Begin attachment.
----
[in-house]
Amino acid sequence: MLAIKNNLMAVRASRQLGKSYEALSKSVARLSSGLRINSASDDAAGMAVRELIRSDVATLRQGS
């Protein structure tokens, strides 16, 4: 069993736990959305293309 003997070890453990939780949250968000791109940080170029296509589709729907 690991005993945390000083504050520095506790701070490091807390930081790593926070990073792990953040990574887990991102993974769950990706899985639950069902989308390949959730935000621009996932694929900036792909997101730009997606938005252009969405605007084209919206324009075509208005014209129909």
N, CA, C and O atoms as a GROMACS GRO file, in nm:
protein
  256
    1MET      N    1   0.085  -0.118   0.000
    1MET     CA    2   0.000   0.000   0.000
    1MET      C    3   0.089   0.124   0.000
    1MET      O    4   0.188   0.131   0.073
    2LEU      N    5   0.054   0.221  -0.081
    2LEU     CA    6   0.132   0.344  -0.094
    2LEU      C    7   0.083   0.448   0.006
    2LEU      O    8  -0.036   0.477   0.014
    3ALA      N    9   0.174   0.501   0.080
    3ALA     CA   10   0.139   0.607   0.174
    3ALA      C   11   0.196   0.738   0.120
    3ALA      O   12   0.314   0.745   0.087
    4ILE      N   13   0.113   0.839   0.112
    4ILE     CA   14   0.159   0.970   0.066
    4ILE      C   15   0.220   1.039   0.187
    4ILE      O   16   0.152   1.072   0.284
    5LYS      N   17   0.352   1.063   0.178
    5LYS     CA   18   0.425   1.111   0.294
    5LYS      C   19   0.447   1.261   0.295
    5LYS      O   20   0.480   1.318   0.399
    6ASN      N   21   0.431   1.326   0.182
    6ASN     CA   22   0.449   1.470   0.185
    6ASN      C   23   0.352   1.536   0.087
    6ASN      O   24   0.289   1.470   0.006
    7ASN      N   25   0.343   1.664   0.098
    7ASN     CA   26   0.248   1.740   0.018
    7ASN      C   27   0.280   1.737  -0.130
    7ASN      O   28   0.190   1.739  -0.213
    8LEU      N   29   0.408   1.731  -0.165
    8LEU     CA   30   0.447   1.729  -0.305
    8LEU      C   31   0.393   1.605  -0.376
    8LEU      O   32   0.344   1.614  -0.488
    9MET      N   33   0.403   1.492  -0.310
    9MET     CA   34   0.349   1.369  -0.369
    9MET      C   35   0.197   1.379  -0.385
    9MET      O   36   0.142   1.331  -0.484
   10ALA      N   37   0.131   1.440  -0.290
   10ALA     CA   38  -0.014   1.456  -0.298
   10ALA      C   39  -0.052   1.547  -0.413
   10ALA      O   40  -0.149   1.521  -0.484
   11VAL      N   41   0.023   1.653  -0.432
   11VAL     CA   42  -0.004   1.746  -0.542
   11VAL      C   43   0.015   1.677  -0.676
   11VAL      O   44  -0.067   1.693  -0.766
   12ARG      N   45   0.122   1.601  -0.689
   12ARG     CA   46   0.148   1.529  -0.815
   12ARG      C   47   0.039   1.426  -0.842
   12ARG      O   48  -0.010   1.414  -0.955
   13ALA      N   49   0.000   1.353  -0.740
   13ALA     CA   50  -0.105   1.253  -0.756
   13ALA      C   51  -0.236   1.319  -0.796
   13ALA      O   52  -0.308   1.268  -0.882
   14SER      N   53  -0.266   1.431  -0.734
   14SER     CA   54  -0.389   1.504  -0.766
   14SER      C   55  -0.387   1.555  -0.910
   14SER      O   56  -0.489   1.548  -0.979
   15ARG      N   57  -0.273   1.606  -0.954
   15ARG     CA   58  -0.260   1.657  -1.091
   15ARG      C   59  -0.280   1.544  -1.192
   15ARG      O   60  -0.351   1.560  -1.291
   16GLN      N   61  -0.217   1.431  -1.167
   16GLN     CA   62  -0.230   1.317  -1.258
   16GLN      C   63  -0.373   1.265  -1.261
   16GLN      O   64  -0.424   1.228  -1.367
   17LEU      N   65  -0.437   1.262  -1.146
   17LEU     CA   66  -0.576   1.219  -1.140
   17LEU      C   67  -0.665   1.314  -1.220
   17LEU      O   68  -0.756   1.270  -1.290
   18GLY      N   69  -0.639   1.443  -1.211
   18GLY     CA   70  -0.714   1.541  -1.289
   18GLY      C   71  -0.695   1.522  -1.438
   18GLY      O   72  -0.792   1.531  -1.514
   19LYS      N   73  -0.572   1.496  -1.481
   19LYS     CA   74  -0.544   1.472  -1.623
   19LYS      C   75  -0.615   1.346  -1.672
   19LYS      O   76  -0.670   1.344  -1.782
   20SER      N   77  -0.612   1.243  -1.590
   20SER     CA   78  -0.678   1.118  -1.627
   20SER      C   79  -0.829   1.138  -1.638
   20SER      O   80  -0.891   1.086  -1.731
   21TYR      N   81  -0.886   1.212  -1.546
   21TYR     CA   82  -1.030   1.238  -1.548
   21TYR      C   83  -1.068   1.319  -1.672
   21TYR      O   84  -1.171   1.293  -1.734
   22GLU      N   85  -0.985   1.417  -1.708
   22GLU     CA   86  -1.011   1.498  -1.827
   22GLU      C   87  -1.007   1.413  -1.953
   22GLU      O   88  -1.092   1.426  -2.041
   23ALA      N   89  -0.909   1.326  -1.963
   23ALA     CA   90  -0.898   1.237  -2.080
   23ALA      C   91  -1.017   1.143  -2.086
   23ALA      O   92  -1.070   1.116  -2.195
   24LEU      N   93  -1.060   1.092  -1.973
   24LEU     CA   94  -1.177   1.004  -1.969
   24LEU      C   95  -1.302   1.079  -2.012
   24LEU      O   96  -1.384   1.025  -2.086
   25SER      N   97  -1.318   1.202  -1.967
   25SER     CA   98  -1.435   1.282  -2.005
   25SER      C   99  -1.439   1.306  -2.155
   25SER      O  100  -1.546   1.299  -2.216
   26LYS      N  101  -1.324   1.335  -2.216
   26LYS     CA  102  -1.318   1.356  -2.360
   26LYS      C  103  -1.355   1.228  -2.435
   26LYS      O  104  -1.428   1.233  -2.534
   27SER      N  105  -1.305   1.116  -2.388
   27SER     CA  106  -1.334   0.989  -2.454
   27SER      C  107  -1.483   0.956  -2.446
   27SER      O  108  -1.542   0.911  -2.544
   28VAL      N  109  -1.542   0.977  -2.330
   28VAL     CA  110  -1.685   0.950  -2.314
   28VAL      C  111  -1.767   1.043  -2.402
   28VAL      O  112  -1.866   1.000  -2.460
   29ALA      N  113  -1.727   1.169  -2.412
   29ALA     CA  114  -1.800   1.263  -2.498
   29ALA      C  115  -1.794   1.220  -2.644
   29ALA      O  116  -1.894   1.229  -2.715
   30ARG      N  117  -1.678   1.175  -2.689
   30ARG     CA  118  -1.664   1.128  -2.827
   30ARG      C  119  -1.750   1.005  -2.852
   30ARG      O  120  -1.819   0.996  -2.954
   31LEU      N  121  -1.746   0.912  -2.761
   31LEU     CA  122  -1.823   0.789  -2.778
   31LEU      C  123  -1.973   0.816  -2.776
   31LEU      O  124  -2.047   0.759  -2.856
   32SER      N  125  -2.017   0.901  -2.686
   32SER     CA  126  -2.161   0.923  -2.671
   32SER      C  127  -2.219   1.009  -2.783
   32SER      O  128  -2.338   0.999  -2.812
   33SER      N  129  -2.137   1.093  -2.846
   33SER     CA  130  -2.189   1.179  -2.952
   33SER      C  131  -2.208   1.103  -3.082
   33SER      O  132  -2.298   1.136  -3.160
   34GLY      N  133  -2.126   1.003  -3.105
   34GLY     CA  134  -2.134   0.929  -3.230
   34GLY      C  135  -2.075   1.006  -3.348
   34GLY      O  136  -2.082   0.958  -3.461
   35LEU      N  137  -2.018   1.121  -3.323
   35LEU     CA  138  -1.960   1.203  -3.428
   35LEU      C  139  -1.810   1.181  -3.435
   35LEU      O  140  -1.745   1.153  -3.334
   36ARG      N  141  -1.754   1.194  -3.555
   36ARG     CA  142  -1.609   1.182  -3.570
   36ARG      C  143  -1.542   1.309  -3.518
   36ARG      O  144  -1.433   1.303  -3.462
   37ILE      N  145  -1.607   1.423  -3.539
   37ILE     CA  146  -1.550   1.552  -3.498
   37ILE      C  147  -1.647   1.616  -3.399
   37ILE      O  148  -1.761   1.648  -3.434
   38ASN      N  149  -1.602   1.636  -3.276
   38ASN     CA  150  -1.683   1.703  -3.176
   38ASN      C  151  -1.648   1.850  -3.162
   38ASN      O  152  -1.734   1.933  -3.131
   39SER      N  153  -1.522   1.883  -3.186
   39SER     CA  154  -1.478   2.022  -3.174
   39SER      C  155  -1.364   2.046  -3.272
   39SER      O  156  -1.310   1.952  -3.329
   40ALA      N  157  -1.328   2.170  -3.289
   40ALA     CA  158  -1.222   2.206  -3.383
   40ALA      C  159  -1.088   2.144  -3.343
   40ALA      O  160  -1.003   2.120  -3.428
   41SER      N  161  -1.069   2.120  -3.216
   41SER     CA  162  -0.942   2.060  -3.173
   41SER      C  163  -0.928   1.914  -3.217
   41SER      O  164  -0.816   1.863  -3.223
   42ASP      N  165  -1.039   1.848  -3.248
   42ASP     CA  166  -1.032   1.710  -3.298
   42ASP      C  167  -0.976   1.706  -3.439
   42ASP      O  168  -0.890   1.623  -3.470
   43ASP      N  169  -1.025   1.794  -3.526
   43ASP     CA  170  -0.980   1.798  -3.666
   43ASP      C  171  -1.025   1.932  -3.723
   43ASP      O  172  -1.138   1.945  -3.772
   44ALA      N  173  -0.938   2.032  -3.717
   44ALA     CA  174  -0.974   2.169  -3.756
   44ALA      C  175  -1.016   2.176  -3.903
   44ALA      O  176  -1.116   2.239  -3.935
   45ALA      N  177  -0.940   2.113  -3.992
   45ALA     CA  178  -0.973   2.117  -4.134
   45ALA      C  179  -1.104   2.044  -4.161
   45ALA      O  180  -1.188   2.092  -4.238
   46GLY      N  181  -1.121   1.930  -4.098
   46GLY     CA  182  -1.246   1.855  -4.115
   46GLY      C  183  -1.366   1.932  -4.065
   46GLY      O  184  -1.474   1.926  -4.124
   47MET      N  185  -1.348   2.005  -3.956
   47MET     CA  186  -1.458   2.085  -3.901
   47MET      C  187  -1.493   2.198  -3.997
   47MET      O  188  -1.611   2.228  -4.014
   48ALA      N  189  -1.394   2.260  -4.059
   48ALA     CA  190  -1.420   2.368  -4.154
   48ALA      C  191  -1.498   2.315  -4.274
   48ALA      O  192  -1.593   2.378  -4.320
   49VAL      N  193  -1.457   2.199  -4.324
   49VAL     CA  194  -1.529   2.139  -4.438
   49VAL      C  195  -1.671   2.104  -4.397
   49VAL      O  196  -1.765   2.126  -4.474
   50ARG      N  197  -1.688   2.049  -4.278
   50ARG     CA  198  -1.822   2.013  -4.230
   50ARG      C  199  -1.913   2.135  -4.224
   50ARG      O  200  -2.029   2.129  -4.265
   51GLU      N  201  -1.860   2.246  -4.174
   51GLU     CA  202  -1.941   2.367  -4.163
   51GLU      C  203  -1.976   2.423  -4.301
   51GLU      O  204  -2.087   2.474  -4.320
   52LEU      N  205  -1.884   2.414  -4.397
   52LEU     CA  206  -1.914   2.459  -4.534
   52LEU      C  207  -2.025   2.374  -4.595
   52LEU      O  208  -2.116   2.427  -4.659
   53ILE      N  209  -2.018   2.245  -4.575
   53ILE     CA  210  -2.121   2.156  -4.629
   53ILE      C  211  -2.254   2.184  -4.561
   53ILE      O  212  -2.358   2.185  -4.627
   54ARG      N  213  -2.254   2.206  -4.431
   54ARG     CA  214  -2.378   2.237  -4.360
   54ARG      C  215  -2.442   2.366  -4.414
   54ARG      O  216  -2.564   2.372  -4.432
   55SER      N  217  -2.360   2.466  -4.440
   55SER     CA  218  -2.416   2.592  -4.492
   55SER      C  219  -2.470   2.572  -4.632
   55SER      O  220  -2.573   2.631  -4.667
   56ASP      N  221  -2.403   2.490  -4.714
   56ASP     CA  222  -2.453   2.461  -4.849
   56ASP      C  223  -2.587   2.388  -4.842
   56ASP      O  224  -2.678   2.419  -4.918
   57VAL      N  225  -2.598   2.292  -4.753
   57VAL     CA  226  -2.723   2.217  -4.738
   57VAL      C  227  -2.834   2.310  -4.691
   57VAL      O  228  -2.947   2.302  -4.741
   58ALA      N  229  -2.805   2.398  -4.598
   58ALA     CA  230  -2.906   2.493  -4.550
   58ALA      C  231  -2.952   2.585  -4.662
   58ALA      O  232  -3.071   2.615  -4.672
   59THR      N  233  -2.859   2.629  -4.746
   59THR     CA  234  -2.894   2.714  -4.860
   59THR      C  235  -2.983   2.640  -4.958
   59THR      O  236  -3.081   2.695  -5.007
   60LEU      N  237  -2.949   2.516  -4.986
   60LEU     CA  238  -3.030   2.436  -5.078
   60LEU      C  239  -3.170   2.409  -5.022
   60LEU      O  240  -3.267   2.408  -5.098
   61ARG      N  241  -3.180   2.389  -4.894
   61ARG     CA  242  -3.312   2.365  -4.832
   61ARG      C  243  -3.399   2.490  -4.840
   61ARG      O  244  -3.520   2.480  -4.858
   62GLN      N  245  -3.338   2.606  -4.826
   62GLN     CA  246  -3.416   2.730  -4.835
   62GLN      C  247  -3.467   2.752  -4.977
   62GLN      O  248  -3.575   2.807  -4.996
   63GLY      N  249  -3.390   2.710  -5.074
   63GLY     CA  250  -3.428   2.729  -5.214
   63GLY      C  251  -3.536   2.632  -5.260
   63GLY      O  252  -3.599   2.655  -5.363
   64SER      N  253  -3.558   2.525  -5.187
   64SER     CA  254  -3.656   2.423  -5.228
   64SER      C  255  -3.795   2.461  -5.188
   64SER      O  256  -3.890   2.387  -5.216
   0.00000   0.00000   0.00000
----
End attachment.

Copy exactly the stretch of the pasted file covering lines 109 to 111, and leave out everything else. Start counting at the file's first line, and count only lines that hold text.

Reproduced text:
   26LYS      C  103  -1.355   1.228  -2.435
   26LYS      O  104  -1.428   1.233  -2.534
   27SER      N  105  -1.305   1.116  -2.388